SQL Injection continued


My previous post on this topic generated so much discussion that I thought I should post about it some more.  Specifically I wanted to write about means of checking your code for possible SQL Injection problems.

The first means of checking, if you are using Visual Studio 2008, is to use the Team System environment.  Specifically, there is a code analysis rule in there that will check for some SQL issues.

Note: This set of rules is not a complete set of possible security rules, nor are the existing rules 100% guaranteed to find all the problems in their area of analysis. No code analysis tool can replace a formal security audit. Nevertheless, we have found inside Microsoft that this can be of great help finding potential security issues.

This is a very useful first pass that you can use to check for some issues.  It will find code that you have that looks like:

someCommand.CommandText = 
   "SELECT AccountNumber FROM Users " +
   "WHERE Username='" + name + 
   "' AND Password='" + password + "'";

This is based on FxCop which is a tool that you can download for free here.  There is also a blog about this tool that has a lot of useful information, including updates, here.

If you aren’t using Visual Studio 2008, which you should use as it is our best development environment yet, there are some other alternatives that you can use to check for SQL Injection vulnerabilities.

I haven’t tested any of these, so feel free to comment on them if you have used them or add additional suggestions.

Acunetix WVS

Cenzic Hailstorm

Wapiti

Microsoft® Visual Studio Team System 2008 Database Edition Power Tools – this includes a T-SQL Static Code Analysis feature.

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Comments (9)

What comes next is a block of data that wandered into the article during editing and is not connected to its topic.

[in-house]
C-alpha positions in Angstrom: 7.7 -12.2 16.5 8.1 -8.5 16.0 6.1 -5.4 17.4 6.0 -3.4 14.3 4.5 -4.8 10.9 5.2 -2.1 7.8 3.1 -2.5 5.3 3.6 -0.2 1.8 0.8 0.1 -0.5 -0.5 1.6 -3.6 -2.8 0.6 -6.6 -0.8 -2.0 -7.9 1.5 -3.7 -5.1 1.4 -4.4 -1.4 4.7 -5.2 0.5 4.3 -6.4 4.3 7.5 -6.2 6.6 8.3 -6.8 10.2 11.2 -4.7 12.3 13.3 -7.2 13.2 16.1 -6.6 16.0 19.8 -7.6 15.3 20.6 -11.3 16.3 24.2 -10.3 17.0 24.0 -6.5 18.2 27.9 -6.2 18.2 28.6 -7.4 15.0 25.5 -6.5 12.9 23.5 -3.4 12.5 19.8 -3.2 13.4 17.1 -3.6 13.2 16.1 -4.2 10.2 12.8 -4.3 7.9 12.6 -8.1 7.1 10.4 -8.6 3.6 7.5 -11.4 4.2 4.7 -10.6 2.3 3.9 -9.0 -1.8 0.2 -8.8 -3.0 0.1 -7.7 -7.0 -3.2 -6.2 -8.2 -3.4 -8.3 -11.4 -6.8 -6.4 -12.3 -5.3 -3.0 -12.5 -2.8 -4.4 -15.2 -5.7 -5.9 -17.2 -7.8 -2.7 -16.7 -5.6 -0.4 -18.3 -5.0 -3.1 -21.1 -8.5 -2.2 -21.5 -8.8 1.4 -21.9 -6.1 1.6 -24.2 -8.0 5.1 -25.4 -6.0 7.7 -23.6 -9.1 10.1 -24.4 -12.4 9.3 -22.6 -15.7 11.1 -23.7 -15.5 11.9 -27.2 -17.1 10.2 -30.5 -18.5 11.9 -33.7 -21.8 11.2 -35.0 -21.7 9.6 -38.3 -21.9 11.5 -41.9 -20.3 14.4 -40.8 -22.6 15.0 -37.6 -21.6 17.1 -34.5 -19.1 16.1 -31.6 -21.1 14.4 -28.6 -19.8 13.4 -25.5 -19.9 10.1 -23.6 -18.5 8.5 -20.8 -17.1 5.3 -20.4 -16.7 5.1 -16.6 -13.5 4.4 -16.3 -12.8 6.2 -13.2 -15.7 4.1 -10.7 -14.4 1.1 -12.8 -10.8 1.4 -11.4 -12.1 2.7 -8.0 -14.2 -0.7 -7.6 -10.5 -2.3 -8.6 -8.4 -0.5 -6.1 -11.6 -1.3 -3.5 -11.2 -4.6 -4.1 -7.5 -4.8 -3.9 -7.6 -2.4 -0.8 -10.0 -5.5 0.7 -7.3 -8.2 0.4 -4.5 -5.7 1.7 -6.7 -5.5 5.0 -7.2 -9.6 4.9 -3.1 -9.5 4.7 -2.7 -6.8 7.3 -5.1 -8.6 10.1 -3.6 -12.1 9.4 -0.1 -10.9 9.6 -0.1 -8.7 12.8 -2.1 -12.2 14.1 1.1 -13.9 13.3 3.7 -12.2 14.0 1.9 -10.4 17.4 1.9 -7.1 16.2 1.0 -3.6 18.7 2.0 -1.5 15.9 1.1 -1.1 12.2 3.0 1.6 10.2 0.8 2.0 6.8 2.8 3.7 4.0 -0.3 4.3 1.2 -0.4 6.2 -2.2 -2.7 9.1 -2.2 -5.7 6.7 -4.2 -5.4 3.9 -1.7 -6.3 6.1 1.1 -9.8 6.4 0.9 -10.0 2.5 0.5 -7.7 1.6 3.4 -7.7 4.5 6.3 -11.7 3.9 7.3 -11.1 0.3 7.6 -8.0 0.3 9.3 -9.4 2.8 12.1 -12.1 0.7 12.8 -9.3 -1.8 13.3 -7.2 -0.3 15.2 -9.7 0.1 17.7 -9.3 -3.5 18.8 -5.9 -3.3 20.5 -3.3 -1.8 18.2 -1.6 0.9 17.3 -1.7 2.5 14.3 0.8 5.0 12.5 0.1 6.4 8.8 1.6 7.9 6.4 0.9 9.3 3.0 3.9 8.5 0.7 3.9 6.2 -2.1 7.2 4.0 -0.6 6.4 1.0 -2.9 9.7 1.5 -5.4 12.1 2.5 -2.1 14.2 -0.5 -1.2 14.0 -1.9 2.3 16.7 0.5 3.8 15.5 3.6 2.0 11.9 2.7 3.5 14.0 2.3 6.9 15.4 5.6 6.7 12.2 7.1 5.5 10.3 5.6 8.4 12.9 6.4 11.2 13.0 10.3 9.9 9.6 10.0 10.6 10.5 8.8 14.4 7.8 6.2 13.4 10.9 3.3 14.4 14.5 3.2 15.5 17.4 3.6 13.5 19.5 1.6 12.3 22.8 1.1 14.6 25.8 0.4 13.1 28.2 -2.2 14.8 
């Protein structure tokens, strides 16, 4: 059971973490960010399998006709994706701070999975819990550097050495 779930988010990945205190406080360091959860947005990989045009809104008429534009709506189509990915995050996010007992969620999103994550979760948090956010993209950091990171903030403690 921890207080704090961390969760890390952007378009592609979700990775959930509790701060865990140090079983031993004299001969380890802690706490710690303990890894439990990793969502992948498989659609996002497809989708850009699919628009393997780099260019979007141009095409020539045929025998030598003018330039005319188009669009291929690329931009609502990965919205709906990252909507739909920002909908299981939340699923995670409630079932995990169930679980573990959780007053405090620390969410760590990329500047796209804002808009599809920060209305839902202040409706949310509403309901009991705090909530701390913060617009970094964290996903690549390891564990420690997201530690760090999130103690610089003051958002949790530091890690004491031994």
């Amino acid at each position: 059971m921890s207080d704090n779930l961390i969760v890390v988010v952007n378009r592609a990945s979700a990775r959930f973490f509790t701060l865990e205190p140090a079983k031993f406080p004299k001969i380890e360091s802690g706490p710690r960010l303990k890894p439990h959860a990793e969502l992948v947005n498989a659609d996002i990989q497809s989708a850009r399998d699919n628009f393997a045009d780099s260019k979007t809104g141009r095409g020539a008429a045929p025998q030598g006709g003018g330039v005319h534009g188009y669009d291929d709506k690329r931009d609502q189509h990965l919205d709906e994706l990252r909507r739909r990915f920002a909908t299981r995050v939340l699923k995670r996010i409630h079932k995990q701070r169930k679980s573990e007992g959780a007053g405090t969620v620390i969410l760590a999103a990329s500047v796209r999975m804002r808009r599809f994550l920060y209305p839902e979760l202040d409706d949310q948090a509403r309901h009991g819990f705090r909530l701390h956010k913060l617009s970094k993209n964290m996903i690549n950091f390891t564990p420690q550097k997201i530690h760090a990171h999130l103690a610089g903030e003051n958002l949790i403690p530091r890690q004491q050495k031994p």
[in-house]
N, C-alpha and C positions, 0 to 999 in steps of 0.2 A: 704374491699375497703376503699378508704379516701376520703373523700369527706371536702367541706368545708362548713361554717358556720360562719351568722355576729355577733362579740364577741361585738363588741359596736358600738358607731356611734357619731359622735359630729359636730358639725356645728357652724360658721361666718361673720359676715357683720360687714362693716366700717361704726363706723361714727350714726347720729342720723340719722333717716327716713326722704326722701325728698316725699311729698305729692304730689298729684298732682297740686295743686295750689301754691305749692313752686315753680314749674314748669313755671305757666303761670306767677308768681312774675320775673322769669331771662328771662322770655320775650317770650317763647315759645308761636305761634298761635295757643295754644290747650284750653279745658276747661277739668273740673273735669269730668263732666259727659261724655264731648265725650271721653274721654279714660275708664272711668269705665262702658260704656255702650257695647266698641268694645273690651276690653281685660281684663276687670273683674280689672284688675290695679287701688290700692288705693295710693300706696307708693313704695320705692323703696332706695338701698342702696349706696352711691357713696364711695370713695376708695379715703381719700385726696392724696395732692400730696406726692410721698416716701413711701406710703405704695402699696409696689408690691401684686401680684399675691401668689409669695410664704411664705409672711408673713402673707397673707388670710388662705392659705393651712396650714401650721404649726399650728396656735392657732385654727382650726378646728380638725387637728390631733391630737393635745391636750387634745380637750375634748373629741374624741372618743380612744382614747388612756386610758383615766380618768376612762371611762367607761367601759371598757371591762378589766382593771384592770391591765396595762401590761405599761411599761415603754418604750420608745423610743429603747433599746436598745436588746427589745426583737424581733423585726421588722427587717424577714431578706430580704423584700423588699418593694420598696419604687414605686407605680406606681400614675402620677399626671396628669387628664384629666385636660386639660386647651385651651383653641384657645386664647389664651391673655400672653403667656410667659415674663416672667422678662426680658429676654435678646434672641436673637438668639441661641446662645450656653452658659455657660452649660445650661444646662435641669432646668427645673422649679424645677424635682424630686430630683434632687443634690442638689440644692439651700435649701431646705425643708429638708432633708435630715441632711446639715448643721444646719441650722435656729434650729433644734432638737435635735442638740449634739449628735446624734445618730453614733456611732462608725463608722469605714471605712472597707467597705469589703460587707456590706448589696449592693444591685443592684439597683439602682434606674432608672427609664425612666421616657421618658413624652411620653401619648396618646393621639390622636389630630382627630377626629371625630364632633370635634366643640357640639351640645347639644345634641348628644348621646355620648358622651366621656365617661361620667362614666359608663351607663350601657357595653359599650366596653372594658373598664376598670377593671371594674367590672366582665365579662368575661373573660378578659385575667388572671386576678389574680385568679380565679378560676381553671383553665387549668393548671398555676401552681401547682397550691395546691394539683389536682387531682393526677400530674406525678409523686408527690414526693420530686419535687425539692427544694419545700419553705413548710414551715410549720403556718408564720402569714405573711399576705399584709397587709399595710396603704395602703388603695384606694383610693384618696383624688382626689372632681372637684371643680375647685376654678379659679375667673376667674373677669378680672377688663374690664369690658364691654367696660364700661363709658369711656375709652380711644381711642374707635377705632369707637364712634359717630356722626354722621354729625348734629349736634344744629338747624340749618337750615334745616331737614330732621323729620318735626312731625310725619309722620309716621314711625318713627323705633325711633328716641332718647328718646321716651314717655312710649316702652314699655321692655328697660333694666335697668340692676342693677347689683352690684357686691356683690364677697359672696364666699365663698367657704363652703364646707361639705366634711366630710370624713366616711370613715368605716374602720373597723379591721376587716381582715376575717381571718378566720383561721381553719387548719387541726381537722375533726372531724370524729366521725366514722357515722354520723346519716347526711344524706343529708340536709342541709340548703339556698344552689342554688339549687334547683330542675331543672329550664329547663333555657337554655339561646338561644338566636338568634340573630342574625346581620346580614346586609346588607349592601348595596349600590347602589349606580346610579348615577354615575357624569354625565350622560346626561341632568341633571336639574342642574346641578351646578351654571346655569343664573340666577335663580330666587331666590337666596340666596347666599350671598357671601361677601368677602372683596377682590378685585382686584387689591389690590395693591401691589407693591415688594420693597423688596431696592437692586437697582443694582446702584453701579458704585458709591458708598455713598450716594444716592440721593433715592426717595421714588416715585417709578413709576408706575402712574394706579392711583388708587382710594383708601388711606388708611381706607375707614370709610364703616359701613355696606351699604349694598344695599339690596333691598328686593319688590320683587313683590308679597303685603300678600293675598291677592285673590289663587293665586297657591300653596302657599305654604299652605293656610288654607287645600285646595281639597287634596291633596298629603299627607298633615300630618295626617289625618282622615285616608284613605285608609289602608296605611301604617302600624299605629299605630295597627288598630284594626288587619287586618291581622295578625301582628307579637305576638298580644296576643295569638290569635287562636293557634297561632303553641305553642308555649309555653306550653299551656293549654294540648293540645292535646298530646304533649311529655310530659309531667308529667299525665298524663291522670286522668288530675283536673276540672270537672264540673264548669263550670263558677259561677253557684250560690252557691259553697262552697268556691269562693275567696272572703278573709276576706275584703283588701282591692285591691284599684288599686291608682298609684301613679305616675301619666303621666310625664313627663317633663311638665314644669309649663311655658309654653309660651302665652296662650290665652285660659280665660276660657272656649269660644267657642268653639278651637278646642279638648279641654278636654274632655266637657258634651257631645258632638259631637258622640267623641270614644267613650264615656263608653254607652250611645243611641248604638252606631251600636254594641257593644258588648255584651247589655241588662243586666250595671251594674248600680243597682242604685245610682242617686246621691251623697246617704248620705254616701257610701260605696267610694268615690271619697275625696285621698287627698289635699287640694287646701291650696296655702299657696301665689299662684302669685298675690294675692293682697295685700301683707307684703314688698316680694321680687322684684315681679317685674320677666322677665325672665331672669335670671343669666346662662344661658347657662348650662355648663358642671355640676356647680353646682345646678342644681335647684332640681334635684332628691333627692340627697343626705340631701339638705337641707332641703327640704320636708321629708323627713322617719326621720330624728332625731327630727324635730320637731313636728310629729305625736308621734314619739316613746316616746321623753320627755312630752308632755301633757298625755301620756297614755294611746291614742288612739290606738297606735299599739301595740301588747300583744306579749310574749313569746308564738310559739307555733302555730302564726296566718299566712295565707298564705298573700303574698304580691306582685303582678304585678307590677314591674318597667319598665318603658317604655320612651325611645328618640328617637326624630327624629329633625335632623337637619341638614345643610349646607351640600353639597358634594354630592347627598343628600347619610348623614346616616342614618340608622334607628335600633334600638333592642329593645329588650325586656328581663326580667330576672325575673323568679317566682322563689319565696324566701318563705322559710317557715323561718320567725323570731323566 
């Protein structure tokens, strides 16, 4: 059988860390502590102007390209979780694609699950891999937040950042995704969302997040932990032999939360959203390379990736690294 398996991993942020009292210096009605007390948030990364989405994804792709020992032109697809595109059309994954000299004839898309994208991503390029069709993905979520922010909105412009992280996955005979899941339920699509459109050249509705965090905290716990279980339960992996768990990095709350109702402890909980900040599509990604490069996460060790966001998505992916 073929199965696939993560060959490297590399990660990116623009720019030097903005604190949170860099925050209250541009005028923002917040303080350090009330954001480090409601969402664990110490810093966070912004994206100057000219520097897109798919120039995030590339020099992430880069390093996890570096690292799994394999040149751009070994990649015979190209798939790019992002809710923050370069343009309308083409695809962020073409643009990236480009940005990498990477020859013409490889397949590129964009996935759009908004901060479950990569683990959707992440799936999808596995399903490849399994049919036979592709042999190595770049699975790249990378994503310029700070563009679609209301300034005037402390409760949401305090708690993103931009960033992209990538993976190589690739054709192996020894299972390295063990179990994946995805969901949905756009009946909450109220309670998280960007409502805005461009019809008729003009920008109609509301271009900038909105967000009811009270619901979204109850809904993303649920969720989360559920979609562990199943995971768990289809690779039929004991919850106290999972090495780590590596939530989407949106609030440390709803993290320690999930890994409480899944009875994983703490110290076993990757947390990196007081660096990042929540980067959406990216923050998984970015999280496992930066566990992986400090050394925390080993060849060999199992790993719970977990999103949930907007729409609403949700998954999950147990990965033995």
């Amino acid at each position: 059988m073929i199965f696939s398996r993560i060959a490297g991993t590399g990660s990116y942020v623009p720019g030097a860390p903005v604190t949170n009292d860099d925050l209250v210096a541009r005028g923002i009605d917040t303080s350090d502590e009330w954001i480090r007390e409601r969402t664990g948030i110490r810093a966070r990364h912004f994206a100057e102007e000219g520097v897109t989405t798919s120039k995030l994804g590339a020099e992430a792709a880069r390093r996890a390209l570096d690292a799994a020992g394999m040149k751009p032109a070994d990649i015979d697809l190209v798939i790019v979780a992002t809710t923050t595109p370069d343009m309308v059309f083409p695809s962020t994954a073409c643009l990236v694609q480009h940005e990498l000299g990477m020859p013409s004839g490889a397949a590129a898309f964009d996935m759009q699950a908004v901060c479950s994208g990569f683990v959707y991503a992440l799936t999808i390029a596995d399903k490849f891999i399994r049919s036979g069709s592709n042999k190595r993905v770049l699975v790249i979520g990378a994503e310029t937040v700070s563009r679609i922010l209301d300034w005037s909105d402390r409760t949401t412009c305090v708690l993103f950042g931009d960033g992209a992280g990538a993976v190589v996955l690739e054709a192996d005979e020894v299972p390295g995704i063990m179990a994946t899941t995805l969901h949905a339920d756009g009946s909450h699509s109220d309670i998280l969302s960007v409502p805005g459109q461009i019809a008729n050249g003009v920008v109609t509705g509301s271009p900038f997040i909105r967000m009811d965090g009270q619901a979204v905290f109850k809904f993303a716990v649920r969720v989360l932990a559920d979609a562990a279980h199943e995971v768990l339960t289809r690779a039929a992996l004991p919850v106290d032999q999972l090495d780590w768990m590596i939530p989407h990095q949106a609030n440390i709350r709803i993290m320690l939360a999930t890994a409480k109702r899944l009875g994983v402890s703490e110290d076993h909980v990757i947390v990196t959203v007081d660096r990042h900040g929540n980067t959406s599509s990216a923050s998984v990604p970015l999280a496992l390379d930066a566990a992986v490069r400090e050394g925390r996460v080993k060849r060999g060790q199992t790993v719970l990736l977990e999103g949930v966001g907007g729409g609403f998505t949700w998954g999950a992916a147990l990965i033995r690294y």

1. You’ve been kicked (a good thing) – Trackback from DotNetKicks.com

  2. roger says:

    I have been attacked 6 times within 2 weeks and cant run my business. Whats the best way to stop this?

  3. Shail says:

    Hi Tom,

    So I am using Visual Studio 2005 professional edition ( we can not afford to have VS 2008 right now ). Now how I can use it to detect SQL Injection pron queries, Also what other tools or add-ins I can use with my professional edition so that I can detect XSS attacks and any other possible threats.

    Something like I ask the "tool" check my code for all possible attacks and vulnerability.

    Can you please suggest something ??

    Thanks,

    Shail

  4. StevenMcD says:

    Maybe its just me, but I feel inline SQL is incredibly bad design. Especially with the introduction of LiNQ. To me, there is no longer a reason to include inline SQL in any project ever.

  5. Roger,

    Are you discovering problems or they are just trying to get in?  If you have problems, I’d suggest contacting someone to help you figure out how you can stop the attacks.  If you are using Microsoft products, we will be glad to assist you in locking down the server and protecting it.  So my "Contacting Tom" post:

    http://blogs.msdn.com/tom/archive/2007/11/15/contacting-tom.aspx

    For information on how to contact support.

  6. Shail,

    Have you checked the tools that I linked to this post?  The 3 towards the bottom don’t rely on VS2008 and may help you.

  7. StevenMcD,

    While I agree that Linq does help a lot, there are still some legacy projects that have this code it is that someone may be update to upgrade to Linq right away.  Hopefully I will have a post about Linq soon to help with this also.

  8. theredhead says:

    Tom, great to see this, too bad I didn’t see it until now!

  9. jay says:

    hi tom

    im jay and im a comsci student..At this moment im still searching for my thesis.."SQL Injection Analysis: Attacks and Vulnerabilities"

    i want to ask some opinion from you.

    you can email me at (me_comsci@yahoo.com)